Q: What does receiving this scholarship/award mean to you?

A: To receive this award is truly an honor and an acknowledgment of the people in my life who have sacrificed and invested in me. I think of my parents, my wife, my mentors and so many different people who have all put so much time and effort into seeing my success. So really, this award is not something that I see as just my own accomplishment, but more an accomplishment of everybody around me.

Q: What inspired you to pursue a career in medicine and science in general?

A: In high school, I was very adamant about pursuing athletics, particularly baseball. However, during my senior year, I tore my ACL, which introduced me to medicine. I've been on a journey of exploration to discover what medicine truly is, and how that relates to my desire to serve other people. I think medicine is a very unique field that can facilitate my ability to serve people in a very personal and meaningful way. Built off of that desire, as I discovered what it meant to be a physician, I found its roots in science. Ultimately, I fell in love with science and the underpinnings of medicine.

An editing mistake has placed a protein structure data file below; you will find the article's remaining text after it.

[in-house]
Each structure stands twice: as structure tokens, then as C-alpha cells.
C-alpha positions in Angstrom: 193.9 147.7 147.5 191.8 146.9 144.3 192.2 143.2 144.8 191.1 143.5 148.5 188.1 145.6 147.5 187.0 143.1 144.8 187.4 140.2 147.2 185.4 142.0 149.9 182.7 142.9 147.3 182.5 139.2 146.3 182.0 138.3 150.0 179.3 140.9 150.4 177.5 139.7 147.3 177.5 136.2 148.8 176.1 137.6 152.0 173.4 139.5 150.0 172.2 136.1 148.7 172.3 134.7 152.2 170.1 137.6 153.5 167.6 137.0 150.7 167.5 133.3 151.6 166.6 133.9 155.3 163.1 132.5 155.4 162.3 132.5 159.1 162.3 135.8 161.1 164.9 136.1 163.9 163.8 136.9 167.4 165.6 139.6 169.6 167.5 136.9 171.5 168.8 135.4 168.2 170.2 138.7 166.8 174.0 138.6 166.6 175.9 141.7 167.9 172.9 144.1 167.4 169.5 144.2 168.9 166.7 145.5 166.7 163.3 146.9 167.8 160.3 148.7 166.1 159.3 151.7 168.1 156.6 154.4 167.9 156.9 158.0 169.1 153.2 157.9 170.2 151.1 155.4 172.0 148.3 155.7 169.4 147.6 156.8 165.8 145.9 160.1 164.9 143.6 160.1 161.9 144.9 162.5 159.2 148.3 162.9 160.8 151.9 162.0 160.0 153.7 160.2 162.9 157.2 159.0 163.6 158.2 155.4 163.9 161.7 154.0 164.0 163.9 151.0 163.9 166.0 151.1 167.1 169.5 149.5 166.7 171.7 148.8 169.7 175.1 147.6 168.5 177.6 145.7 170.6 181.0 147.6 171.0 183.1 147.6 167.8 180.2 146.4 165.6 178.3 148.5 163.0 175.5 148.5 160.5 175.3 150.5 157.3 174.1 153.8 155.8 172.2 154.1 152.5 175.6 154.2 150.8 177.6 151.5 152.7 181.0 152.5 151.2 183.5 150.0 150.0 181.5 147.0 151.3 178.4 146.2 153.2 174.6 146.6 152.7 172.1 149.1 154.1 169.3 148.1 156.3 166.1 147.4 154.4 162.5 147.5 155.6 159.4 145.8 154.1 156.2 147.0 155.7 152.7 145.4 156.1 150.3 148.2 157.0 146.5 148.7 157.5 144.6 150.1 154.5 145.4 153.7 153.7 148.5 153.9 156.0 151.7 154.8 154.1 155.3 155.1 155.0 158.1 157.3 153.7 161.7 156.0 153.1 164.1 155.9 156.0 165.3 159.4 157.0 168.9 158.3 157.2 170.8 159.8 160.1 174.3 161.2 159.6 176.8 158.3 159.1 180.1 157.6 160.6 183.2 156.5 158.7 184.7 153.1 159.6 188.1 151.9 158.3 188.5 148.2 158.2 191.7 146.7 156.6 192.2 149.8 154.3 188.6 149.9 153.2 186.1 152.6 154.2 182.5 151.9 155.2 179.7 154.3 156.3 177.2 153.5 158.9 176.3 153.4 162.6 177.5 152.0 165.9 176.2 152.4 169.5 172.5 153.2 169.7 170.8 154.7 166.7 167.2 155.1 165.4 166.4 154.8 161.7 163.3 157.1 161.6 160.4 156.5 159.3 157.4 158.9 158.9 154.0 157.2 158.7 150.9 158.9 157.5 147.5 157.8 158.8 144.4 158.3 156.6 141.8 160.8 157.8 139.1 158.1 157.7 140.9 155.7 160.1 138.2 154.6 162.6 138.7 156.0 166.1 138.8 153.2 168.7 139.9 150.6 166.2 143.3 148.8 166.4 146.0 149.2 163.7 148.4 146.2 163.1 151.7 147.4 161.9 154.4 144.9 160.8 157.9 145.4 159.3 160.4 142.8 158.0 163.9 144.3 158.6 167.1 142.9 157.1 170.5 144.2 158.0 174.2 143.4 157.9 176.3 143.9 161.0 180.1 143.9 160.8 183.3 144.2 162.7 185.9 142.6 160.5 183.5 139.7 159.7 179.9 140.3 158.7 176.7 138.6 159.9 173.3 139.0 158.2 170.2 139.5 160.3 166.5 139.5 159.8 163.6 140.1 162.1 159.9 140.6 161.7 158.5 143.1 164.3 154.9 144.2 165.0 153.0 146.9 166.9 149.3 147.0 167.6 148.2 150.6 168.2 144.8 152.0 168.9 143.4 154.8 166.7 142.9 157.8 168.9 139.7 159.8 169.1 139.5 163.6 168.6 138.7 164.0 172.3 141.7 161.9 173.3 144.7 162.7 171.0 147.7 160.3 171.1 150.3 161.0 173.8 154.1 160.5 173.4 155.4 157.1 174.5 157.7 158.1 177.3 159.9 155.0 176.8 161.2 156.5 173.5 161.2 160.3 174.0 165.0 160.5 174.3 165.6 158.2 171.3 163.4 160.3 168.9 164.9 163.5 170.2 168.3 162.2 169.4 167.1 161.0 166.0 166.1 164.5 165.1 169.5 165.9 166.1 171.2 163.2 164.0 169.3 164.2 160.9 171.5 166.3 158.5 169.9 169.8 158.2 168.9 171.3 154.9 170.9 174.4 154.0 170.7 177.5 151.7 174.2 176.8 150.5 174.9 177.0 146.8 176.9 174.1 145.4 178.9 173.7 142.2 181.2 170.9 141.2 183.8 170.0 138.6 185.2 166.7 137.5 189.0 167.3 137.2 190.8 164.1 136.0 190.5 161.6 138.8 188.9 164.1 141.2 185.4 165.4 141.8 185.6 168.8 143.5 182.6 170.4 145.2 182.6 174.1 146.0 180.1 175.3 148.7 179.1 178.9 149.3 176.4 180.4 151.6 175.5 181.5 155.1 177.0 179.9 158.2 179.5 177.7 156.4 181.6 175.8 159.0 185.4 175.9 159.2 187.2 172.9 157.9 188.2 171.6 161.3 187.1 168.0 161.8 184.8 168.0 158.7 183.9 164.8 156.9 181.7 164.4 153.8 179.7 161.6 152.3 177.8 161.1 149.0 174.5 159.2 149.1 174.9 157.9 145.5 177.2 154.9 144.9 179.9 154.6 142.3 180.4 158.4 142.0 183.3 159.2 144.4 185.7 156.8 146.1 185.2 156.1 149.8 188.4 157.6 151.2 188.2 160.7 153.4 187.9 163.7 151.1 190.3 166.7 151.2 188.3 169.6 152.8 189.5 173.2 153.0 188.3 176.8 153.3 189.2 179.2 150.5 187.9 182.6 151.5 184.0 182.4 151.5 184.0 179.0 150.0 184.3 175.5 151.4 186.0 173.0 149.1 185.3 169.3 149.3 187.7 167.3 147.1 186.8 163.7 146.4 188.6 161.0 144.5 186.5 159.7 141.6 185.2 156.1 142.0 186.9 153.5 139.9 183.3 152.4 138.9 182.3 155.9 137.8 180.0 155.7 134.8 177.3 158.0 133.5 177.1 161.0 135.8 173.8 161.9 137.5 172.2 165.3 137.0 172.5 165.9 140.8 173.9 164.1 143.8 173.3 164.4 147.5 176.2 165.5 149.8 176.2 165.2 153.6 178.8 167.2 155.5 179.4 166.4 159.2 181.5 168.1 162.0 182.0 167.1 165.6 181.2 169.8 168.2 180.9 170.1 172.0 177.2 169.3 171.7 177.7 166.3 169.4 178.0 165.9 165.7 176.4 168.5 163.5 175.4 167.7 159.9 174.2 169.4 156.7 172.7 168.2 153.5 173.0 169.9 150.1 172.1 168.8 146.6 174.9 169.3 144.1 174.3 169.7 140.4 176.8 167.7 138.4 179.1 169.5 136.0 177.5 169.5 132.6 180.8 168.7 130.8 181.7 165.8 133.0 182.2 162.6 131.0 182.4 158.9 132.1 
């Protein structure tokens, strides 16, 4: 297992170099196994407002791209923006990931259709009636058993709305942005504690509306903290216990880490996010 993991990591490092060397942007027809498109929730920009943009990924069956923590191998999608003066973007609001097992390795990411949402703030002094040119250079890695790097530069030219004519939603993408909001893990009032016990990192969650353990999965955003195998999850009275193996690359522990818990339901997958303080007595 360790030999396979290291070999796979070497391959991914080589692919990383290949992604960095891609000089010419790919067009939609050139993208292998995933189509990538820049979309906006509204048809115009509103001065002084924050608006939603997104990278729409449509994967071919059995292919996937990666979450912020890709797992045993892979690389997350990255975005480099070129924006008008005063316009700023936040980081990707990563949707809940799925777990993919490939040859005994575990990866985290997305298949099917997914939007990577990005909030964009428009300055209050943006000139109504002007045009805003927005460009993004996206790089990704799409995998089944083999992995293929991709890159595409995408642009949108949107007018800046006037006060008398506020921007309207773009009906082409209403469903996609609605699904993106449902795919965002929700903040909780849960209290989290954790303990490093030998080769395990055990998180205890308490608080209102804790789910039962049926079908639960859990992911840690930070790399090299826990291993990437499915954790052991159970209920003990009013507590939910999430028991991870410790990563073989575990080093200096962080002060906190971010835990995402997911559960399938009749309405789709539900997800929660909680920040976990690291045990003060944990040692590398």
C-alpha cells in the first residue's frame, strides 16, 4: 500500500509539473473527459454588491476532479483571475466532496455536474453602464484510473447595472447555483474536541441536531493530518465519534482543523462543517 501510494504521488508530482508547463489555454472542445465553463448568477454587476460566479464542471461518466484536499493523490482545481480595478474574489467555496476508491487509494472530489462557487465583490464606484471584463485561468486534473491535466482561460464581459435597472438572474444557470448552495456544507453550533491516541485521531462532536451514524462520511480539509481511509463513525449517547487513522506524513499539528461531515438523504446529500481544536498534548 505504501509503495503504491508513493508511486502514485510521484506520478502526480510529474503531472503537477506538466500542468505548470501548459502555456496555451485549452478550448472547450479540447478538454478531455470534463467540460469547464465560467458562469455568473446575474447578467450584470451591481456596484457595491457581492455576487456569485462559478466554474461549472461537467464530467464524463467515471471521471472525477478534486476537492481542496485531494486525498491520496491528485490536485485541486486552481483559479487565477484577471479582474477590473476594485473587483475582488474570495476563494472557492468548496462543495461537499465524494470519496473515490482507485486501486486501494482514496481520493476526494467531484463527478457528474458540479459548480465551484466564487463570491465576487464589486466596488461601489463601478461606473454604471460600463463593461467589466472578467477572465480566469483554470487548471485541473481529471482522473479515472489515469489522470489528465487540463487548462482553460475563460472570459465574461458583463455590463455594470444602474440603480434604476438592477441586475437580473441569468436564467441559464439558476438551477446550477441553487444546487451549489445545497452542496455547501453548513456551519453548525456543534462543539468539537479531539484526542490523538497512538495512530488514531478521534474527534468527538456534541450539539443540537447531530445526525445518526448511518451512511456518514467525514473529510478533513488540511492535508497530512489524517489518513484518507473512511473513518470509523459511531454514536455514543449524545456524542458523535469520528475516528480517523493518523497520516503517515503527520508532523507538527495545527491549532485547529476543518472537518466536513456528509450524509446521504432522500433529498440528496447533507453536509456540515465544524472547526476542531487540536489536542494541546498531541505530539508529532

Q: What makes you proud to be a member of the Pack?

A: I feel like what makes this university special is its small-town atmosphere, yet rigorous standards and in-depth experiences and opportunities. It all feels tight-knit. I've seen the impact of that with small cohorts for different degrees. For example, for my biochemistry degree, I've had the opportunity to be pretty close with several of my classmates, because it's such a small major.

Q: Why did you choose the College of Agriculture, Biotechnology & Natural Resources to further your education?

A: I began as a neuroscience student when I transferred. I decided to add my biochemistry and molecular biology degree because of the research opportunities it provided. I think my decision largely stemmed from the opportunities that the major presented to me, but more broadly, in terms of the support the college offered to allow me to pursue my interests. The college is very focused on research, and that's definitely what I wanted to cultivate and develop.